Terms such as functional colonic disease (or functional bowel disorder) refer in medicine to a group of bowel disorders which are characterised by chronic abdominal complaints without a structural or biochemical cause that could explain symptoms. Other functional disorders relate to other aspects of the process of digestion.
The consensus review process of meetings and publications organised by the Rome Foundation, known as the Rome process, has helped to define the functional gastrointestinal disorders. Successively, the Rome I, Rome II, Rome III and Rome IV proposed consensual classification system and terminology, as recommended by the Rome Coordinating Committee. These now include classifications appropriate for adults, children and neonates/toddlers.
The current Rome IV classification, published in 2016, is as follows:
Functional gastrointestinal disorders are very common. Globally, irritable bowel syndrome and functional dyspepsia alone may affect 16–26% of the population.
There is considerable research into the causes, diagnosis and treatments for FGIDs. Diet, microbiome, genetics, neuromuscular function and immunological response all interact. A role for mast cell activation has been proposed as one of the factors.
^Sperber AD, Drossman DA, Quigley EM (2012). "The global perspective on irritable bowel syndrome: a Rome Foundation-World Gastroenterology Organisation symposium". Am. J. Gastroenterol. 107 (11): 1602–9. doi:10.1038/ajg.2012.106. PMID23160283.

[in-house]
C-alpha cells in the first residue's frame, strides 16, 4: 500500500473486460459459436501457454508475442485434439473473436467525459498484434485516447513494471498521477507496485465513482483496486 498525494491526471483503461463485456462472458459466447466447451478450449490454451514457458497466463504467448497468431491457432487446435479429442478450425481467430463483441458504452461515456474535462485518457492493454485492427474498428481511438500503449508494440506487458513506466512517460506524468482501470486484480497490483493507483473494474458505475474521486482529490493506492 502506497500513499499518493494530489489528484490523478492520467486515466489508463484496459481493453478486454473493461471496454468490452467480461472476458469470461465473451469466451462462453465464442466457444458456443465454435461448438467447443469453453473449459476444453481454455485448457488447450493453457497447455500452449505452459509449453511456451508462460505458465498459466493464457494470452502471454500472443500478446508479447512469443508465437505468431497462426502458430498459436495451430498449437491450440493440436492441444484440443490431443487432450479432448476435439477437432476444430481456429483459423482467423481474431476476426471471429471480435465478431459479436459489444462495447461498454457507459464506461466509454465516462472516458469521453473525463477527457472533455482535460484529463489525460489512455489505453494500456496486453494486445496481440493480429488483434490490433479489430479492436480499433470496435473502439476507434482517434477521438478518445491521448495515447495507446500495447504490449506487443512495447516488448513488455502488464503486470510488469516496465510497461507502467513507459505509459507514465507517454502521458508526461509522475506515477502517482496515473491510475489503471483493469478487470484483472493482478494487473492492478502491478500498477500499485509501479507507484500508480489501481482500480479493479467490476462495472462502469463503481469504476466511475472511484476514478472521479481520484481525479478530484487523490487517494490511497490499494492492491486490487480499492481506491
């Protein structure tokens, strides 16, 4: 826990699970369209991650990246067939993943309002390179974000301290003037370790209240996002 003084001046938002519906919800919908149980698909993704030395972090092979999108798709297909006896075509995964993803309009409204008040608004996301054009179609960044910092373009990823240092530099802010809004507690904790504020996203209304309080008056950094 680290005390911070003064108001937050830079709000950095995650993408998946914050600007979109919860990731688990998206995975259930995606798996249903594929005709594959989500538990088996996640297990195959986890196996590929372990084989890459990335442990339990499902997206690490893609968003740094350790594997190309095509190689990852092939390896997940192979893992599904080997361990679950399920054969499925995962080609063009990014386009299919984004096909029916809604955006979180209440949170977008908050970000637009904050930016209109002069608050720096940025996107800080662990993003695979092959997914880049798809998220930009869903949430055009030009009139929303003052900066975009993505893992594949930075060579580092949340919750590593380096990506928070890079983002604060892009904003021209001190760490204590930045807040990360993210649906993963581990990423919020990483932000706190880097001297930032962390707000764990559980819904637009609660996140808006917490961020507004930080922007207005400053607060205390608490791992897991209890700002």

^Wouters MM, Vicario M, Santos J (2015). "The role of mast cells in functional GI disorders". Gut. 65: 155–168. doi:10.1136/gutjnl-2015-309151. PMID26194403. It is well established that mast cell activation can generate epithelial and neuro-muscular dysfunction and promote visceral hypersensitivity and altered motility patterns in FGIDs, postoperative ileus, food allergy and inflammatory bowel disease.
^Bashashati, M; Moossavi, S; Cremon, C; Barbaro, MR; Moraveji, S; Talmon, G; Rezaei, N; Hughes, PA; Bian, ZX; Choi, CH; Lee, OY; Coëffier, M; Chang, L; Ohman, L; Schmulson, MJ; McCallum, RW; Simren, M; Sharkey, KA; Barbara, G (January 2018). "Colonic immune cells in irritable bowel syndrome: A systematic review and meta-analysis". Neurogastroenterology & Motility. 30 (1). doi:10.1111/nmo.13192. PMID28851005. Mast cells and CD3+ T cells are increased in colonic biopsies of patients with IBS vs non-inflamed controls